Publication Date

11-2011

Comments

(Schools, not-for-profits, philanthropic foundations and trusts in Australia)

Abstract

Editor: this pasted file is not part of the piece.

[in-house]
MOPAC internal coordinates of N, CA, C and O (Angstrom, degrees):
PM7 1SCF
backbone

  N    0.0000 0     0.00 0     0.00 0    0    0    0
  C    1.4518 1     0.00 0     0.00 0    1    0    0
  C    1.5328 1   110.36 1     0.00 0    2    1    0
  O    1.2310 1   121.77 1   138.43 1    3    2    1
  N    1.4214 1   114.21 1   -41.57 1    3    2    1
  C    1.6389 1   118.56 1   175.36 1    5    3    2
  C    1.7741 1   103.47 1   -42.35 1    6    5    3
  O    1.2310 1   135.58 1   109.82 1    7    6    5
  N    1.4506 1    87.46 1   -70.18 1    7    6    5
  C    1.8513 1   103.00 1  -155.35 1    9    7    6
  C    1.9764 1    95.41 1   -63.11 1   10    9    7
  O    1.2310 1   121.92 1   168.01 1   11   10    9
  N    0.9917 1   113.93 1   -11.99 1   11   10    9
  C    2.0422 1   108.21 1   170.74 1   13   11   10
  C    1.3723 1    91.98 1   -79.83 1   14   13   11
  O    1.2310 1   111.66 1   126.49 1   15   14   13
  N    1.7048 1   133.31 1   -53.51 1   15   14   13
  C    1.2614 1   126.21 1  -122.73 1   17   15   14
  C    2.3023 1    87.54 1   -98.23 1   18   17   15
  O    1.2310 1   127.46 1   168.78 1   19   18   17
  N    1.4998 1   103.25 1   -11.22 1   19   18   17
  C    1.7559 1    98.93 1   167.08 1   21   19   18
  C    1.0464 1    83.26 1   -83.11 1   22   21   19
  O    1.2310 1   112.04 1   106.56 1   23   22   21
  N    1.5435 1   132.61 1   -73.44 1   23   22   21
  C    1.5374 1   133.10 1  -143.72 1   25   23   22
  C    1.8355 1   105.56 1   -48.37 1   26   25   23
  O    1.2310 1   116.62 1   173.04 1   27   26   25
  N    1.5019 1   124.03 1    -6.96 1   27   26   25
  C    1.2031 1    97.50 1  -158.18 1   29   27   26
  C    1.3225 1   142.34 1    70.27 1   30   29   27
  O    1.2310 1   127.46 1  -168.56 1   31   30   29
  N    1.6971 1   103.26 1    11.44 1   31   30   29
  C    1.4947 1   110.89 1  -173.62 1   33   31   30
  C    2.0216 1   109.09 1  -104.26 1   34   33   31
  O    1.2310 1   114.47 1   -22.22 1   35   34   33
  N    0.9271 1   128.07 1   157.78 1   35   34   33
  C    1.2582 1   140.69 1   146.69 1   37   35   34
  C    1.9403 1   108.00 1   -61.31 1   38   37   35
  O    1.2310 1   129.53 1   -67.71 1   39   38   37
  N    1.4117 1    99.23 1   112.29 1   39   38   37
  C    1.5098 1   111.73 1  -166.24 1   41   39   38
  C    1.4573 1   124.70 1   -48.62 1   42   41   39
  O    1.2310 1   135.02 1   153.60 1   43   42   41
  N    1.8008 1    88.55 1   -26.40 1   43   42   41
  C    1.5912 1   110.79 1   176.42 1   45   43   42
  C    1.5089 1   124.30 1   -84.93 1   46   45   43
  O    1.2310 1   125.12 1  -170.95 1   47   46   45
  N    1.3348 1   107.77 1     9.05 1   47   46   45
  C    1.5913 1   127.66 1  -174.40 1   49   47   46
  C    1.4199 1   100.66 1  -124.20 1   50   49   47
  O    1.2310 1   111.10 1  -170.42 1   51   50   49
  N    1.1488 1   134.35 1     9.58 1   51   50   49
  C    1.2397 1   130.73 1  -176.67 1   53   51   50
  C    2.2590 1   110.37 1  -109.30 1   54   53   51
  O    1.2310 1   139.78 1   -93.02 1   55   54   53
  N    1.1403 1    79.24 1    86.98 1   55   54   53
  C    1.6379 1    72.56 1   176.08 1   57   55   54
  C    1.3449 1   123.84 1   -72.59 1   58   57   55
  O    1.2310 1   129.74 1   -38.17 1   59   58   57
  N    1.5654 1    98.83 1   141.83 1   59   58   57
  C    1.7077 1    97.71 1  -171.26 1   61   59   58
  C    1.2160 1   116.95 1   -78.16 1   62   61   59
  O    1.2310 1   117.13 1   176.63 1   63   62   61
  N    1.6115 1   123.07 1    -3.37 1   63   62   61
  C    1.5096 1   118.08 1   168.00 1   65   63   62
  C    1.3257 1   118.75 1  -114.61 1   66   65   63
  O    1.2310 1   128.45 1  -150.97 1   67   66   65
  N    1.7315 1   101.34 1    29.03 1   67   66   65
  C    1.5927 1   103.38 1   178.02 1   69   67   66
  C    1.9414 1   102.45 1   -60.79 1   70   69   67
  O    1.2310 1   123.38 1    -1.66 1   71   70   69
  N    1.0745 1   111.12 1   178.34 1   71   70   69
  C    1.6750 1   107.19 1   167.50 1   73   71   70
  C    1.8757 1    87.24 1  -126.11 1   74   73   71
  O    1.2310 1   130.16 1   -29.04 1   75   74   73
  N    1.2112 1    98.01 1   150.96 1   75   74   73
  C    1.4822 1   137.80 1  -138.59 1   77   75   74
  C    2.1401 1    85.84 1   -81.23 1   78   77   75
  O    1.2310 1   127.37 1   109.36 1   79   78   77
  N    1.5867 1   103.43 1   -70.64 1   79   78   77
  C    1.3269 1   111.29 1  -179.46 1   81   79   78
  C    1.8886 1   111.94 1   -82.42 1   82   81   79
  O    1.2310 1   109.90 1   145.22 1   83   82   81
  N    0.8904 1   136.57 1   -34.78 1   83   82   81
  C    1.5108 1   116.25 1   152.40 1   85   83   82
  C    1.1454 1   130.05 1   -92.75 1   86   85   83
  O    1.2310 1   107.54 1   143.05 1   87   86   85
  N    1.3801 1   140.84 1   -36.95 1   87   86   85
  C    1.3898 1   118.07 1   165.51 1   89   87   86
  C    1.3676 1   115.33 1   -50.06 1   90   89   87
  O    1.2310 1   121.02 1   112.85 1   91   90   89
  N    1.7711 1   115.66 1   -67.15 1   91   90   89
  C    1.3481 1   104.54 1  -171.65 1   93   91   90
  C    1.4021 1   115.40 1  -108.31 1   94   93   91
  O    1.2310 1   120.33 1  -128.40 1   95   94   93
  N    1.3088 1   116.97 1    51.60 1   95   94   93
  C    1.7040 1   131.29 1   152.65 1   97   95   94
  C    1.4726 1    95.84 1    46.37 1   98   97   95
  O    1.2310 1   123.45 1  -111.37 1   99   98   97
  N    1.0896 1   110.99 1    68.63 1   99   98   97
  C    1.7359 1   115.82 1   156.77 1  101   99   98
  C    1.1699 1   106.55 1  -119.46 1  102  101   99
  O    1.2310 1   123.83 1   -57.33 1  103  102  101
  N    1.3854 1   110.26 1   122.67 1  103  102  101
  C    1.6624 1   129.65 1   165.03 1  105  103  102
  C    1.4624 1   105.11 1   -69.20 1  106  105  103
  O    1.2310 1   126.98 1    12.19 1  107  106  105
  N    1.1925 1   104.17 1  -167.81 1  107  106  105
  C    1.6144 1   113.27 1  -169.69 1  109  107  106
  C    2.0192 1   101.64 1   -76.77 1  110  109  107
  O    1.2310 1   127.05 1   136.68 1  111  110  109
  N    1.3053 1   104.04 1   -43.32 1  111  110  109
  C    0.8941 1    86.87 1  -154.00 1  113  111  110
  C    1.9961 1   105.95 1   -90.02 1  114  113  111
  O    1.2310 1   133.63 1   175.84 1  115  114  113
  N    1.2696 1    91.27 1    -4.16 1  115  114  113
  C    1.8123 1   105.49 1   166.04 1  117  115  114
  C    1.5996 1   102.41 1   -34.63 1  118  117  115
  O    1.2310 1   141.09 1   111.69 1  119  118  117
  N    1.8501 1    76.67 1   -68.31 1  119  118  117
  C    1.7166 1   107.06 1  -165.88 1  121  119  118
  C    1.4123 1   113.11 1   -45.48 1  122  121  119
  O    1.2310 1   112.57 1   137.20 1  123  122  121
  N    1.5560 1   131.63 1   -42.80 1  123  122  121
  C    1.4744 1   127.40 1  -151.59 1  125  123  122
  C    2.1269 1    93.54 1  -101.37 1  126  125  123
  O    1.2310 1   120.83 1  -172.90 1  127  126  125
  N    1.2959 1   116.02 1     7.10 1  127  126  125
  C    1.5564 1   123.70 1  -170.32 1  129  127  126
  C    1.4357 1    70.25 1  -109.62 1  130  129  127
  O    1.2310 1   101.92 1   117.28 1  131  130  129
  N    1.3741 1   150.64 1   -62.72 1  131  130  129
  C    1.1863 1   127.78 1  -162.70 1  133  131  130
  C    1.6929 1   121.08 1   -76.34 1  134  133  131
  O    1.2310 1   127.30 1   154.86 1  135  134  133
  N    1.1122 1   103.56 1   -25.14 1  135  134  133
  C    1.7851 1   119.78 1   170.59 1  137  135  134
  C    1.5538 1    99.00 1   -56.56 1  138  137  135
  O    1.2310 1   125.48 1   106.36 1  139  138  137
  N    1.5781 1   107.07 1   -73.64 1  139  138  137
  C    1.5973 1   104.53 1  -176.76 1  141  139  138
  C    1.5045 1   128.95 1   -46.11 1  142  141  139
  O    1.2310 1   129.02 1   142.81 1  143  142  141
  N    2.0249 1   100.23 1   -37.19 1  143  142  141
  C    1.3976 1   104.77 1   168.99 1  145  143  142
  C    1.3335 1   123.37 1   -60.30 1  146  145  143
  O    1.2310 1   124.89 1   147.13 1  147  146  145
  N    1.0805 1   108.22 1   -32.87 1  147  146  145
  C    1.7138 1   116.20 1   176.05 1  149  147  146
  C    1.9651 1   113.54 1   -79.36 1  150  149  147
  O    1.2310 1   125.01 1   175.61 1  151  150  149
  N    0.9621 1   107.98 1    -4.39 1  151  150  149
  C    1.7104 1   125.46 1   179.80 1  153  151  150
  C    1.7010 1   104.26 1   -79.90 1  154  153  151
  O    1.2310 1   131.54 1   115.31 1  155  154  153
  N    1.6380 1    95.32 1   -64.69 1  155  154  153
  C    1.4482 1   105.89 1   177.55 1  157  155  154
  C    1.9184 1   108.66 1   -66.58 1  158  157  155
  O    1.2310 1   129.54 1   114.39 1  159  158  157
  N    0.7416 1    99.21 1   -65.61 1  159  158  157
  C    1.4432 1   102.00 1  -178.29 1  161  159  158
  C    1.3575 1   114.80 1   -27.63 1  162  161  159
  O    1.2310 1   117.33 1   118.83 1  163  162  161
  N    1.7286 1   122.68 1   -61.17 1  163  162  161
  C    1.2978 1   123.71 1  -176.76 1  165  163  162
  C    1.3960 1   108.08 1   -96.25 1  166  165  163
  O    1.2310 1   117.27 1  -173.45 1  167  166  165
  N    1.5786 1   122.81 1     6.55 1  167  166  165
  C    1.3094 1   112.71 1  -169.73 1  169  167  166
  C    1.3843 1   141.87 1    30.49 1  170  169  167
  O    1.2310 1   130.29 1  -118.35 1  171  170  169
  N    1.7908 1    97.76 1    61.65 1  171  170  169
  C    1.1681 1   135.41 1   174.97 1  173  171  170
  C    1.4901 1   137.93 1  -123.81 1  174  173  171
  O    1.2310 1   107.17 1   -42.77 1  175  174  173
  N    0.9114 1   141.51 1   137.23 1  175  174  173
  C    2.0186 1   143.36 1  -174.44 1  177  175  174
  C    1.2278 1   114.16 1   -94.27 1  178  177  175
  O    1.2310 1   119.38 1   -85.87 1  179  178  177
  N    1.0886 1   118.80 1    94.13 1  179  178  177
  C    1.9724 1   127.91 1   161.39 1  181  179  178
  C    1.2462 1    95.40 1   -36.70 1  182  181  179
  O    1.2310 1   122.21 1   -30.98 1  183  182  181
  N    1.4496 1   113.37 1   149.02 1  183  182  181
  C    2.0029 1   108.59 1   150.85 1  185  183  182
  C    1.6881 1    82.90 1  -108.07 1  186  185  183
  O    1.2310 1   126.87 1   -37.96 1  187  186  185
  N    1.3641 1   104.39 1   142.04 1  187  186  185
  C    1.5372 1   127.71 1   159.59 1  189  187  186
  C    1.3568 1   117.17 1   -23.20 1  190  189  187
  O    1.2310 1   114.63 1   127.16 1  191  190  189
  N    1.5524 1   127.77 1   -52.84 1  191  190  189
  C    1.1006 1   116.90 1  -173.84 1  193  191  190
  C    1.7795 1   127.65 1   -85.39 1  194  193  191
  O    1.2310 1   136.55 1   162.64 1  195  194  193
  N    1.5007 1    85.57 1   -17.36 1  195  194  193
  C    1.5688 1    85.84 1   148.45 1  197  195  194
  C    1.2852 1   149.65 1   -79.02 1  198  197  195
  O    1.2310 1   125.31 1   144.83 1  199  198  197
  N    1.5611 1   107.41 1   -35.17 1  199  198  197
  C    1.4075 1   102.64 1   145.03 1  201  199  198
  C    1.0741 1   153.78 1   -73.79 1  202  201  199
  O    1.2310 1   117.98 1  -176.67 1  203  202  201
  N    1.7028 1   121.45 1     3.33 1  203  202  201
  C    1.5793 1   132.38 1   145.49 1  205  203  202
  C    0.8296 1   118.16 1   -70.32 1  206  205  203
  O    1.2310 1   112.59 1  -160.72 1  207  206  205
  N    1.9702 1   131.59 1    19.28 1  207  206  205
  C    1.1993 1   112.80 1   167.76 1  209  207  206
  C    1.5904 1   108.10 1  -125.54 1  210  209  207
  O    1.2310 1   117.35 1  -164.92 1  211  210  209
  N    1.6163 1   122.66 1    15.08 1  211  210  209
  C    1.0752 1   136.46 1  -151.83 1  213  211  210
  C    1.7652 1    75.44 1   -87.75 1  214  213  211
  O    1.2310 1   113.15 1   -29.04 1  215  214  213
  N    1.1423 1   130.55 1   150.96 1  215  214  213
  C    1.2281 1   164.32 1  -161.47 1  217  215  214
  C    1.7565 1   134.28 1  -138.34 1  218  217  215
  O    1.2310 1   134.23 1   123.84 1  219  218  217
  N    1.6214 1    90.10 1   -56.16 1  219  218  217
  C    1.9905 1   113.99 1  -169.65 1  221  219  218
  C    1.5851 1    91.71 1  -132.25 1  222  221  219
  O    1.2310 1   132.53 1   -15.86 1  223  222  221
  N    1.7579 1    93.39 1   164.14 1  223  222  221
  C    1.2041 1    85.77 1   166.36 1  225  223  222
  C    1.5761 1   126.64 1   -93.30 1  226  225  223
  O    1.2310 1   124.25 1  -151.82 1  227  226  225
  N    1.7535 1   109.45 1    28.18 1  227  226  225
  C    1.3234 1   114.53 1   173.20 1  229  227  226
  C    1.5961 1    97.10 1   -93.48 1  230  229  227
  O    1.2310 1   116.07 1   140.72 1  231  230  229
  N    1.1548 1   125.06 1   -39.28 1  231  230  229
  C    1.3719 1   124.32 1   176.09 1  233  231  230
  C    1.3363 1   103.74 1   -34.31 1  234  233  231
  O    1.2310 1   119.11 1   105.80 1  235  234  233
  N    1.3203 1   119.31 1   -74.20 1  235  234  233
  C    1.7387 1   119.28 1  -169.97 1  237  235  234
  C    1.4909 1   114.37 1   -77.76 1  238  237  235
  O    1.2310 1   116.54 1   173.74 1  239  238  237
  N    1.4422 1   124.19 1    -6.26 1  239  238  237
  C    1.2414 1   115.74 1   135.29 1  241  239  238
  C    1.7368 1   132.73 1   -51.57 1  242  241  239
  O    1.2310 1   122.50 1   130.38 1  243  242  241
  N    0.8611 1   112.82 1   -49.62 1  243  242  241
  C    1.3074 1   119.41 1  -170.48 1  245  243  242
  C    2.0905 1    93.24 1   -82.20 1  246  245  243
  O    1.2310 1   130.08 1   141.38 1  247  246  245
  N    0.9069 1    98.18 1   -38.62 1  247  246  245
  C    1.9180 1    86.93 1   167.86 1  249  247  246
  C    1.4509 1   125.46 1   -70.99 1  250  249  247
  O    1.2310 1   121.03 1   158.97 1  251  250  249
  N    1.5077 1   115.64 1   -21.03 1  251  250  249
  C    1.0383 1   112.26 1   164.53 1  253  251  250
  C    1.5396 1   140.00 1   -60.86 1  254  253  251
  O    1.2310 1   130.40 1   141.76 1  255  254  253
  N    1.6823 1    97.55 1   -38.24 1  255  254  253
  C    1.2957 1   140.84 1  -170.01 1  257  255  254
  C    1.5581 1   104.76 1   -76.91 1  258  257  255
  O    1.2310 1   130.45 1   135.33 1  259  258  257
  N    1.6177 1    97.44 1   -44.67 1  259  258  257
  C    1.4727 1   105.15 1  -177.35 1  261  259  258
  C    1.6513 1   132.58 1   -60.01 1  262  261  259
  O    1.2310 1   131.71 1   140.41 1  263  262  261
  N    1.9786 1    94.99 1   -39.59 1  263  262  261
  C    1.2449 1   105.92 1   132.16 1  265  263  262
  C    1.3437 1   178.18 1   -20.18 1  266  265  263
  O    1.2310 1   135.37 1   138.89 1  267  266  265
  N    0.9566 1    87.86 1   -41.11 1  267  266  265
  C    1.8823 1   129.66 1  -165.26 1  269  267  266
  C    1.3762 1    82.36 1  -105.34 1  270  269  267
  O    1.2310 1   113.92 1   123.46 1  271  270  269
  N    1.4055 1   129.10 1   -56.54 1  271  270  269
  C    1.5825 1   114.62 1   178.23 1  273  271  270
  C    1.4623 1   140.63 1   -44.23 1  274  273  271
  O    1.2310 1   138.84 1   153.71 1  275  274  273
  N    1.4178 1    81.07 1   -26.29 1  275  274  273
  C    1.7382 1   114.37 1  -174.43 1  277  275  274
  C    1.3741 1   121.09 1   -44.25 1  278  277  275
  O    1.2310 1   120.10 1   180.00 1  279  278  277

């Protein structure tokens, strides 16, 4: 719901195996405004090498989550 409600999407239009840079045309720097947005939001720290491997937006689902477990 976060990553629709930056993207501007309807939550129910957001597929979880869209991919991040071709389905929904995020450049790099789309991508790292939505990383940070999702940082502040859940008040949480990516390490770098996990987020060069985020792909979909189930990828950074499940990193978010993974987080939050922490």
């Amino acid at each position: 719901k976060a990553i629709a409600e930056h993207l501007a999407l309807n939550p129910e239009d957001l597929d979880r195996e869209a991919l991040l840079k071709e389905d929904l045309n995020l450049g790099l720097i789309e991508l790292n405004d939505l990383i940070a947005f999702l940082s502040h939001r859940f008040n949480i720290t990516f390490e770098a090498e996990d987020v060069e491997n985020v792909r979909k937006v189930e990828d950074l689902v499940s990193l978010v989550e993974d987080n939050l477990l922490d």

The findings of the first national survey on philanthropy in education have confirmed that when it comes to grant seeking, those least equipped can often be the ones most in need, with nine out of ten Australian schools surveyed considering themselves novices at philanthropic grant seeking. The three-year Leading Learning in Education and Philanthropy (LLEAP) project seeks to explore whether the full potential of funding and partnerships across the philanthropic and education sectors is being achieved. The 2011 Survey Report, released in November, uses the responses of 302 schools, not-for-profits, philanthropic foundations and trusts to help form a clearer picture of the current impact of philanthropy in education. The findings show that schools have limited knowledge, experience and expertise about philanthropic grant making, which could put them at a disadvantage when it comes to resourcing great educational projects. Results from LLEAP show that 92 percent of school respondents in Australia considered themselves new or novices to philanthropic grant seeking and 53 per cent indicated they had never been successful in securing a grant from philanthropy. In contrast, 77 per cent of not-for-profit respondents (who work with, or for the benefit of, schools) identified as experienced or expert in philanthropic grant seeking and 44 per cent indicated they have succeeded in securing a grant three or more times in the last year. Foundations and trusts were asked whether improvements could be made in the quality of grant seeking. Of the 38 trusts and foundations that said grant seekers could improve in the application process, a key identified area for improvement was to ensure there is alignment between the grant seeker’s and foundation/trust’s objectives. Yet LLEAP revealed that around 90 per cent of schools surveyed said they never read a foundation/trust annual report (compared to around 15 per cent of not-for-profits); almost 78 per cent never read a foundation/trust website when accessing information about grants (just over eight per cent for not-for-profits); and around 82 per cent of schools never referred to foundation/trust purposes when considering whether to apply (less than six per cent for not-for-profits).

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